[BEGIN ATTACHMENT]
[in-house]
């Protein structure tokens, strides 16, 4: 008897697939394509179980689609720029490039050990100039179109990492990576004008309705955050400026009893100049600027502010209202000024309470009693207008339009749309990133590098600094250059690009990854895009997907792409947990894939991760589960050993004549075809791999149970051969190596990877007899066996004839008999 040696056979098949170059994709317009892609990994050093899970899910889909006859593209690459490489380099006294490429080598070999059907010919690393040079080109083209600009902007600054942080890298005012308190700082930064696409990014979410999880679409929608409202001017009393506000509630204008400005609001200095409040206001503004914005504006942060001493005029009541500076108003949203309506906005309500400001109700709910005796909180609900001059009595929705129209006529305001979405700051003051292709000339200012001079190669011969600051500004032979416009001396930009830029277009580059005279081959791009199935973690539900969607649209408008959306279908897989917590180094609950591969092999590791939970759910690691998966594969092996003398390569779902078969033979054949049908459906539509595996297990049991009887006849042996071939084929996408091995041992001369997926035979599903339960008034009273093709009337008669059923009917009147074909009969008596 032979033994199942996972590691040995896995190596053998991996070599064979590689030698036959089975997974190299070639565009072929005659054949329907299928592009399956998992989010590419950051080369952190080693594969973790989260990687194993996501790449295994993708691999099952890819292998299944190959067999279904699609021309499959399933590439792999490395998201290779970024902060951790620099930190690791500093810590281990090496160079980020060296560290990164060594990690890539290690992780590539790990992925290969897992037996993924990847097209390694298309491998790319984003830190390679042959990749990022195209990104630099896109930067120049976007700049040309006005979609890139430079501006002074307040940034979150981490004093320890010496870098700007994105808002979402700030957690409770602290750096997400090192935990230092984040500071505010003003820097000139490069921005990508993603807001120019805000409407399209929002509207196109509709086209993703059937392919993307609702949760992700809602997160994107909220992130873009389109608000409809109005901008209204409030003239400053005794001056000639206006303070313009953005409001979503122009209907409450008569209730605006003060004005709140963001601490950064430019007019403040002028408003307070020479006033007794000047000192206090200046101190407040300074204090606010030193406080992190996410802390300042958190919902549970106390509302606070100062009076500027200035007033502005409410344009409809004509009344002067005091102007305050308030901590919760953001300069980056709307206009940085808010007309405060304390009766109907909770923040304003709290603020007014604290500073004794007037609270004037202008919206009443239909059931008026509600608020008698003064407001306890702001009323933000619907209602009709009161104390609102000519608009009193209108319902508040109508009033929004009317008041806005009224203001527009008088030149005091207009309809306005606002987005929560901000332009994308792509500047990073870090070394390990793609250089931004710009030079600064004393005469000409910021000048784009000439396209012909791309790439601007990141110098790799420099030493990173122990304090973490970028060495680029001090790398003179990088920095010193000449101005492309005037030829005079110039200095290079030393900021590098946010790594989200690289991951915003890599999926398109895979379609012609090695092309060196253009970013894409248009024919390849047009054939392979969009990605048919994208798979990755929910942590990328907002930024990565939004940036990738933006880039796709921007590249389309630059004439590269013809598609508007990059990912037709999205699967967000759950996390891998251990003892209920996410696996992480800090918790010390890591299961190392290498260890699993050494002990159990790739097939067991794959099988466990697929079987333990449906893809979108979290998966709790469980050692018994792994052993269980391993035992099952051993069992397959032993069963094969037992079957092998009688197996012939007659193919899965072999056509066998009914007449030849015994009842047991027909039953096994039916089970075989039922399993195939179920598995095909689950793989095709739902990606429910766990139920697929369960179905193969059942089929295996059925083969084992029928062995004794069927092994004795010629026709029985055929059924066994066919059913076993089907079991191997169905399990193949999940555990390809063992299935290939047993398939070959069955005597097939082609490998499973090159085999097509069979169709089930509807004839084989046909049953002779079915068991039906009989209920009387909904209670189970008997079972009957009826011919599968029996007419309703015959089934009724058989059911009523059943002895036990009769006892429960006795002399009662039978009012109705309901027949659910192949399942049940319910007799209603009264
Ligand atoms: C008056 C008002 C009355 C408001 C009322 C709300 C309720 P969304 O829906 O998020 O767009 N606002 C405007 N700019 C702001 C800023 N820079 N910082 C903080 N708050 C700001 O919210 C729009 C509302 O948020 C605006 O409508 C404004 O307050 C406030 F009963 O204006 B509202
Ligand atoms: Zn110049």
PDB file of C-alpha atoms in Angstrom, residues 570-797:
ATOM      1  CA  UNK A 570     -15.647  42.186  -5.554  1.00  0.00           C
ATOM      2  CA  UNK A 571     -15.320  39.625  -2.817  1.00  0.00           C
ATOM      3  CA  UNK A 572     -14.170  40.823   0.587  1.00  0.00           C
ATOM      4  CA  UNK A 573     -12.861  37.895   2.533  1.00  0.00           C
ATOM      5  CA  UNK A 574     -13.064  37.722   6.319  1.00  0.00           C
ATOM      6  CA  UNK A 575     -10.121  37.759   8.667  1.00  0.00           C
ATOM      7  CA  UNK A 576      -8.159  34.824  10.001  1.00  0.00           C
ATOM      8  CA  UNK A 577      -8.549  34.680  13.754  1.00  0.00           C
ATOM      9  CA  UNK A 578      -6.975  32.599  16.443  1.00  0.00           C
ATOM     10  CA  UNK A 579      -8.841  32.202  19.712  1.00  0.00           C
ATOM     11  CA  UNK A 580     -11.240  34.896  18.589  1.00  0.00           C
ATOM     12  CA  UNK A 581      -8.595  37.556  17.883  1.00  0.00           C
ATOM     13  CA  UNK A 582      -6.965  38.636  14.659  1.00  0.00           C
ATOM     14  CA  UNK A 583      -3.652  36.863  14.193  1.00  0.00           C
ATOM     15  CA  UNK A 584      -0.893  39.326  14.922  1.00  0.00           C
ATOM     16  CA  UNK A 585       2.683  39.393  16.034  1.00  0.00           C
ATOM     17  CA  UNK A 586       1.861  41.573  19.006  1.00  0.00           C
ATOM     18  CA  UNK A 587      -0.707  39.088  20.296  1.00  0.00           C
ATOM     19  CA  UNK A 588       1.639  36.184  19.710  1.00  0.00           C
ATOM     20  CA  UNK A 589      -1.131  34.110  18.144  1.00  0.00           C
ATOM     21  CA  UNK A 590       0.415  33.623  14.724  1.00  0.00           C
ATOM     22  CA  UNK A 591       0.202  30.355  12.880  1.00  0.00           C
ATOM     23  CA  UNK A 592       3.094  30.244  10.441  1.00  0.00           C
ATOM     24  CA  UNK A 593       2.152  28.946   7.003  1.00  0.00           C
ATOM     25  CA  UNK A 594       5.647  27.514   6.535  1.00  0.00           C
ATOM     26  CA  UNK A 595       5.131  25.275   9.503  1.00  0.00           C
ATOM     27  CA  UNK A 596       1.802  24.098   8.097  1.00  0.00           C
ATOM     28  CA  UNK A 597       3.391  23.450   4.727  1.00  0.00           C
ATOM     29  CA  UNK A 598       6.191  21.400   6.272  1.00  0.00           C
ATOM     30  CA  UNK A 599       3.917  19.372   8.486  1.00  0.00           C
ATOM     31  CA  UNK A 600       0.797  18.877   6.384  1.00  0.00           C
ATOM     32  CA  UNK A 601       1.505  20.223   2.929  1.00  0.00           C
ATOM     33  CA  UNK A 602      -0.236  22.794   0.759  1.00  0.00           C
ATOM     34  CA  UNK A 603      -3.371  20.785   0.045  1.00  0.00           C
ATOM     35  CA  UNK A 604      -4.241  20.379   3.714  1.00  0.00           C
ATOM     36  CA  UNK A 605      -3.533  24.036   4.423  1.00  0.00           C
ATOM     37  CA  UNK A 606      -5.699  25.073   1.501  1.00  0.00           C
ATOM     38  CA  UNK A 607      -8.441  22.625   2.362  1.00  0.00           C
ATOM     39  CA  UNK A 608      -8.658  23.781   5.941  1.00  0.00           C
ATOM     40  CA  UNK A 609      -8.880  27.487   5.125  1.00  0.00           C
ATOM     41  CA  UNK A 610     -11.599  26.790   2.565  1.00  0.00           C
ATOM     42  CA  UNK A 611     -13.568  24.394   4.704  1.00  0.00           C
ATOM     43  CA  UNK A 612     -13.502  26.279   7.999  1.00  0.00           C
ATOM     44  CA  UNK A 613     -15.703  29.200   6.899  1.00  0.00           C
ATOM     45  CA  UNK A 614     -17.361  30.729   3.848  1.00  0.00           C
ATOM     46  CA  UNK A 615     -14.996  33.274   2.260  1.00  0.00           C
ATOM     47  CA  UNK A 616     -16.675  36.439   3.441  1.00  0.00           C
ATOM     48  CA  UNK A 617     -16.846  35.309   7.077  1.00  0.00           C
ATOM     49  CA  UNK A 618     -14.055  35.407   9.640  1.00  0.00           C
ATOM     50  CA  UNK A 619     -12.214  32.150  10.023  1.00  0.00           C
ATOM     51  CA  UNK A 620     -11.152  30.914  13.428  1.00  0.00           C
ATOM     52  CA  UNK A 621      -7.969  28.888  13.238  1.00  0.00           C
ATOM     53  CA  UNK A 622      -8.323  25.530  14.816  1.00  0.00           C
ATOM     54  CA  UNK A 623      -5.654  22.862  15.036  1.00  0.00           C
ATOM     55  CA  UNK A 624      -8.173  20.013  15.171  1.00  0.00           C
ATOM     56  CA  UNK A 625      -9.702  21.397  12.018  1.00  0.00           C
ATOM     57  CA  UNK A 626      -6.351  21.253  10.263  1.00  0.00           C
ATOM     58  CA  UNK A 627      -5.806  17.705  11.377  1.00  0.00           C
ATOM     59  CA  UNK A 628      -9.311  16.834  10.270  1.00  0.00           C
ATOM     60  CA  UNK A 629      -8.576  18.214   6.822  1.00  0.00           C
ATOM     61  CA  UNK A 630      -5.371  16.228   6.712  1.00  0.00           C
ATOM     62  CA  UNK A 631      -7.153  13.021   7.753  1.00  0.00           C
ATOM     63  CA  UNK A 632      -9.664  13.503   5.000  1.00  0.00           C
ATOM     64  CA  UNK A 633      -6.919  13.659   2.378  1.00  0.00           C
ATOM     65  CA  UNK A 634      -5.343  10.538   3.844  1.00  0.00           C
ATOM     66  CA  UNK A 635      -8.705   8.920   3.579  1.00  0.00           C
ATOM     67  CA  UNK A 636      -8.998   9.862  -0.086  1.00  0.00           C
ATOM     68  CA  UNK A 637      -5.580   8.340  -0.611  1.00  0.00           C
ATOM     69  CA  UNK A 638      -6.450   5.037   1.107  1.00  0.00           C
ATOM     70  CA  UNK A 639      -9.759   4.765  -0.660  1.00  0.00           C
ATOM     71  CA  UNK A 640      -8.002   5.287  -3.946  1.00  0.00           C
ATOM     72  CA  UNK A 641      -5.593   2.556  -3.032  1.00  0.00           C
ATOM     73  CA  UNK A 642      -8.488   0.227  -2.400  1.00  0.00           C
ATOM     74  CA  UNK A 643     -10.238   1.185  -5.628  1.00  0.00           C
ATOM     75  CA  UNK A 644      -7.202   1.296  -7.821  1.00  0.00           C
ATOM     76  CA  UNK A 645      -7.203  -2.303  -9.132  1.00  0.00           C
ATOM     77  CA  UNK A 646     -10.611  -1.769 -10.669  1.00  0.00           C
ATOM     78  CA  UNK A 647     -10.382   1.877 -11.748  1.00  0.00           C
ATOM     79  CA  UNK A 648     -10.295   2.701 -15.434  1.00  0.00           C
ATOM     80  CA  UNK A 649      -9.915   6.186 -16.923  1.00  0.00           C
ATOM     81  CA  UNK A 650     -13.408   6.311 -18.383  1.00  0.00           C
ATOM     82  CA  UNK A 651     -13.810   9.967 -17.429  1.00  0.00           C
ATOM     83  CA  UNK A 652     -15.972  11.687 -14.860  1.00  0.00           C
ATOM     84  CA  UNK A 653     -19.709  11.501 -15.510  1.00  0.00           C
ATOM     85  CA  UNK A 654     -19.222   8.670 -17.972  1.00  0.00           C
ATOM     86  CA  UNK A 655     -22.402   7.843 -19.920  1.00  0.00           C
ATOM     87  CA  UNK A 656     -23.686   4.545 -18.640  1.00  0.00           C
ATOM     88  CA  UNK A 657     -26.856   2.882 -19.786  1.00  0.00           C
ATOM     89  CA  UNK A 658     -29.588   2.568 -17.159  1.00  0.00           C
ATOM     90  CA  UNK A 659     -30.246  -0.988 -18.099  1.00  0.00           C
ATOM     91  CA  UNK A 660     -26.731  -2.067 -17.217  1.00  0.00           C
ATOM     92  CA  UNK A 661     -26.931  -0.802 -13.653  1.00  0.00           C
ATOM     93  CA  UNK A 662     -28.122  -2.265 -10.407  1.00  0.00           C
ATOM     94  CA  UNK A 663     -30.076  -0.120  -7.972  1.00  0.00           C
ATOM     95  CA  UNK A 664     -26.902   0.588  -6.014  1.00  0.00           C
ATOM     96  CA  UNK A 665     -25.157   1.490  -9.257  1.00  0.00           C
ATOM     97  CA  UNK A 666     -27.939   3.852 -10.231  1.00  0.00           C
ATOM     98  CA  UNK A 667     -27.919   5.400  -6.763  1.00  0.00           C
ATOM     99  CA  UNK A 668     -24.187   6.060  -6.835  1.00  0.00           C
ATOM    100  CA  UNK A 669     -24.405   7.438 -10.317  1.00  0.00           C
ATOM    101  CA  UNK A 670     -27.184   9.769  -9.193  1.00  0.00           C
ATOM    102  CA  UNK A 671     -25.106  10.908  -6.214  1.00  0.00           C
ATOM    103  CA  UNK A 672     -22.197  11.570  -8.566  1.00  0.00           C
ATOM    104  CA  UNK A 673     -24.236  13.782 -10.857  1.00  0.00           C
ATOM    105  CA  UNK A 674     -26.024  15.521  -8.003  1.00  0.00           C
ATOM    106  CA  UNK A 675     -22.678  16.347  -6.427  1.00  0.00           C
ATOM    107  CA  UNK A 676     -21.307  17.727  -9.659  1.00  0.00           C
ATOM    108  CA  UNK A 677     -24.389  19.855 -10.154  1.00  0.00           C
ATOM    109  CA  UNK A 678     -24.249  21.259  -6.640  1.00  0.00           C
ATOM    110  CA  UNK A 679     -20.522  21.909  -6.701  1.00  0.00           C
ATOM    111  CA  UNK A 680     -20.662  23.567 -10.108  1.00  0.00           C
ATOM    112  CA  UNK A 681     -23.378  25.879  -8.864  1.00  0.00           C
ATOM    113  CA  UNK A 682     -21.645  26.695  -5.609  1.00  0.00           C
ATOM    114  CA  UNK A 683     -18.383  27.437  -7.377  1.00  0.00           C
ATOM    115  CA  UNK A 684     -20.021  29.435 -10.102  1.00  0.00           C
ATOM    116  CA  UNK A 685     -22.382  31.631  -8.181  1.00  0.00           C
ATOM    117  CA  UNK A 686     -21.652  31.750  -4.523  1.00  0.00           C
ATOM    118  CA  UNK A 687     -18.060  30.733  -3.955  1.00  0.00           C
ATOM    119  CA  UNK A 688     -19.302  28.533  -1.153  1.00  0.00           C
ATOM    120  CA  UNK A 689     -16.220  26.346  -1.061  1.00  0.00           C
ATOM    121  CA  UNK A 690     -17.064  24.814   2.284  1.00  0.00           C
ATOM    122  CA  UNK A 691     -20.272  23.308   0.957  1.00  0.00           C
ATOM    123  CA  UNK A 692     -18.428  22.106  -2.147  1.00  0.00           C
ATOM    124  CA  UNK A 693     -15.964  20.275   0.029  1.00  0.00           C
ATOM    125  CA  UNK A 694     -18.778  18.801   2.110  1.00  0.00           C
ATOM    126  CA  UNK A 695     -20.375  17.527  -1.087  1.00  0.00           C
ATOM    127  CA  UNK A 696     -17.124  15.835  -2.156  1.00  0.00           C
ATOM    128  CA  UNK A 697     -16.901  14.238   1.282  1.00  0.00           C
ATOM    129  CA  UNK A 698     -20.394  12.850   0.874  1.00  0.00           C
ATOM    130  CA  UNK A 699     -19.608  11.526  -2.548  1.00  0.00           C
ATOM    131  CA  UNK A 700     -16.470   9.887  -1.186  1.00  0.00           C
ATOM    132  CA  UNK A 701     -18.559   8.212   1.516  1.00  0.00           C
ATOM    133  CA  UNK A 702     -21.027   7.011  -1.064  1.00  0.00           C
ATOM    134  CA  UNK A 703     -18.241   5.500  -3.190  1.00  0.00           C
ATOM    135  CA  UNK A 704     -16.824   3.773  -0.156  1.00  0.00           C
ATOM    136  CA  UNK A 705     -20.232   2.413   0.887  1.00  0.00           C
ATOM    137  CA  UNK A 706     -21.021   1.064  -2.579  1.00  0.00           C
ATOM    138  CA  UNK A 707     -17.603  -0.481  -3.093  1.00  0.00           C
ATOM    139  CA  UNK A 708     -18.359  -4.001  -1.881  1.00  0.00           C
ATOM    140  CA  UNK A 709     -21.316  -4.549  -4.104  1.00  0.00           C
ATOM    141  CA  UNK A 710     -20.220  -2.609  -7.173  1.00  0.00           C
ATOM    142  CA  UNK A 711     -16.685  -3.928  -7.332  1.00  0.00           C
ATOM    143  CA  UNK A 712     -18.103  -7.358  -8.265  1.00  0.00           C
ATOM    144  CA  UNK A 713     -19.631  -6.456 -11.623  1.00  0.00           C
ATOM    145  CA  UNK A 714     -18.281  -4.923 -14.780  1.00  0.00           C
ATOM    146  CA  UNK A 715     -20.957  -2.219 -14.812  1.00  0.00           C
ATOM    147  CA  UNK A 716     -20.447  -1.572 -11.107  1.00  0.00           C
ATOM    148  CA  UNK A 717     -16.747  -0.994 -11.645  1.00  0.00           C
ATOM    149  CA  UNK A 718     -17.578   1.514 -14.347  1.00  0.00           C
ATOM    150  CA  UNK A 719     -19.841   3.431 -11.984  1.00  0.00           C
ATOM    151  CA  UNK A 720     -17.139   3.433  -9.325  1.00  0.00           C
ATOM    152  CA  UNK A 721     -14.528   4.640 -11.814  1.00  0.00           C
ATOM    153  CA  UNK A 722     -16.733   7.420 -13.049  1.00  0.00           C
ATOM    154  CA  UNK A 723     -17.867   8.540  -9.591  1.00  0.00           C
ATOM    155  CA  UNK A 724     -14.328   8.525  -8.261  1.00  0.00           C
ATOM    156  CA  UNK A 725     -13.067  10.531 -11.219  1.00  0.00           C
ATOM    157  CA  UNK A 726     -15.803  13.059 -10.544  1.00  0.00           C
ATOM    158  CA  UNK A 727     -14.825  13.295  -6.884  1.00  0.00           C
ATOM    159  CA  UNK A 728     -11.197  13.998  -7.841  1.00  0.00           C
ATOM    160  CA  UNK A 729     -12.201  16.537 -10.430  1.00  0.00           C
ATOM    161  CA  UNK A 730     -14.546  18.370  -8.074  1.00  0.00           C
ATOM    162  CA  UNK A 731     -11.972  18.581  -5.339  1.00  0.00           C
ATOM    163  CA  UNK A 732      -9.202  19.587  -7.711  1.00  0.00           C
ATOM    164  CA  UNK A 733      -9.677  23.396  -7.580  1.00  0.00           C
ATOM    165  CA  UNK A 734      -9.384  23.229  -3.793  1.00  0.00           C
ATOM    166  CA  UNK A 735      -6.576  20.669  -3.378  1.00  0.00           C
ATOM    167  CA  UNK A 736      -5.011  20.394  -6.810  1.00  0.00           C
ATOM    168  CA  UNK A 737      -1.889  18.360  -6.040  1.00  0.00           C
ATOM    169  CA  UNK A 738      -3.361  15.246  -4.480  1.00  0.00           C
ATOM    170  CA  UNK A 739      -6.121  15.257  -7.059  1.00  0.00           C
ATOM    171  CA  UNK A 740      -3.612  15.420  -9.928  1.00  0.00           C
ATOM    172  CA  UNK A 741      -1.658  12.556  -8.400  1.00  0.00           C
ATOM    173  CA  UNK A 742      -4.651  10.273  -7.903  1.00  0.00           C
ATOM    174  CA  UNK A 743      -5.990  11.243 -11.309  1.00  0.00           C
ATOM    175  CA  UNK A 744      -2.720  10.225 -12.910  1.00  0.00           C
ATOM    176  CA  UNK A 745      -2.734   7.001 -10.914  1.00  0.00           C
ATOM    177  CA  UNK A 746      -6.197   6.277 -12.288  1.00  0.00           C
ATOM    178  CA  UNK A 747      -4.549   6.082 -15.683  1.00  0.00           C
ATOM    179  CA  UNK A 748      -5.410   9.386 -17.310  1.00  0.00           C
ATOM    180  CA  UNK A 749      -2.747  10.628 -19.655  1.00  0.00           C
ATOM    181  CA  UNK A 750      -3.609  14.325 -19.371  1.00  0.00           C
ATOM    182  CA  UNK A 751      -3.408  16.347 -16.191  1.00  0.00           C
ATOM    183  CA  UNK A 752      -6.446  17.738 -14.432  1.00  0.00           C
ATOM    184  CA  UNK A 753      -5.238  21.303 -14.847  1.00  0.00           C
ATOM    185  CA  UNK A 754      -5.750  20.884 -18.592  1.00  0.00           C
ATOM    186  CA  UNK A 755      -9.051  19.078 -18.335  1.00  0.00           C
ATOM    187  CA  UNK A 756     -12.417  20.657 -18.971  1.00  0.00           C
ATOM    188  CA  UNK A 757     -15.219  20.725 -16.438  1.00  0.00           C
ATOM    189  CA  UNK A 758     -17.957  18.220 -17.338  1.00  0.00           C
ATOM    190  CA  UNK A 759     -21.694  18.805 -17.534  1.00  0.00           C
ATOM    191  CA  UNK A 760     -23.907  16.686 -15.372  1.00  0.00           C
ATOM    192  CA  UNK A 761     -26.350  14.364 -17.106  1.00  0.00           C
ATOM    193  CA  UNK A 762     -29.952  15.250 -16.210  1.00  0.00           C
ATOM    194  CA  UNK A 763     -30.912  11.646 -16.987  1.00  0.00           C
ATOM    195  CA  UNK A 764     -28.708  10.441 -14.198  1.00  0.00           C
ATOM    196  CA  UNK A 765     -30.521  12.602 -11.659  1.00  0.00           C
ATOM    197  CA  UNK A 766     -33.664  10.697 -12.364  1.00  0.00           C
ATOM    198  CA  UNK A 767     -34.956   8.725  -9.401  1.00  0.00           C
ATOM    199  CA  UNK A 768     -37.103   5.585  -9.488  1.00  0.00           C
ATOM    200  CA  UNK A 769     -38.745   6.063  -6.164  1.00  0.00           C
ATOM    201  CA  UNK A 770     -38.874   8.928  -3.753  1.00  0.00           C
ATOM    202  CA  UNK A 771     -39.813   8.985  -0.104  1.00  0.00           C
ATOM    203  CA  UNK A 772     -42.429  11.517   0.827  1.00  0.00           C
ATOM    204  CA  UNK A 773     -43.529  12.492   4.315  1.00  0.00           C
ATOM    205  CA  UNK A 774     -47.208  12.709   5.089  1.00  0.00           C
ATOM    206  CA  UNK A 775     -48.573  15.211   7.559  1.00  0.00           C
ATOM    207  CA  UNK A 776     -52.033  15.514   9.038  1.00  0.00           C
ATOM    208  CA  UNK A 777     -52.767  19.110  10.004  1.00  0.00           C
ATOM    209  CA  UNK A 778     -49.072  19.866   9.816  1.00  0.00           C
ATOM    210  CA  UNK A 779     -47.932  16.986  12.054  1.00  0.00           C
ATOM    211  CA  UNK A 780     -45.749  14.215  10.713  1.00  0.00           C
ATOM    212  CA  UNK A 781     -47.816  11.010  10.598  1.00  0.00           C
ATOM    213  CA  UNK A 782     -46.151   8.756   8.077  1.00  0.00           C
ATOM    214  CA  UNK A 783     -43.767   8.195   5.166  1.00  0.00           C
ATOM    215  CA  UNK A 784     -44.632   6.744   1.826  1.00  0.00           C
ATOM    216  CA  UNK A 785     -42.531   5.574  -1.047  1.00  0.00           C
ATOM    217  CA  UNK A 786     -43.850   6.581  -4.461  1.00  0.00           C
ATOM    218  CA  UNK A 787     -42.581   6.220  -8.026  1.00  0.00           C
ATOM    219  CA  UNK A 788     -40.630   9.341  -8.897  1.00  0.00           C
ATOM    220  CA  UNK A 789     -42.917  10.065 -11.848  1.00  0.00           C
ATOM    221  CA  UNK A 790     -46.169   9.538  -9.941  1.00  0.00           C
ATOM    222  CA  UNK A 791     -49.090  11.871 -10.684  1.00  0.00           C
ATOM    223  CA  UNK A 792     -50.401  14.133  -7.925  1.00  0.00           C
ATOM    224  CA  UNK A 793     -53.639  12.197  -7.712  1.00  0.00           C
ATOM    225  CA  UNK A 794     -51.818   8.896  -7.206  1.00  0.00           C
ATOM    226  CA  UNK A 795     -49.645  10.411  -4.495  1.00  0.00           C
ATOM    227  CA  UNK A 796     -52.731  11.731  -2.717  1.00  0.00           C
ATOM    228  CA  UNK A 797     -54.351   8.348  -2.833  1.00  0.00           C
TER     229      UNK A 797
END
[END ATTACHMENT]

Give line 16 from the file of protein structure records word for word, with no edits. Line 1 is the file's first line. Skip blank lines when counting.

ATOM     11  CA  UNK A 580     -11.240  34.896  18.589  1.00  0.00           C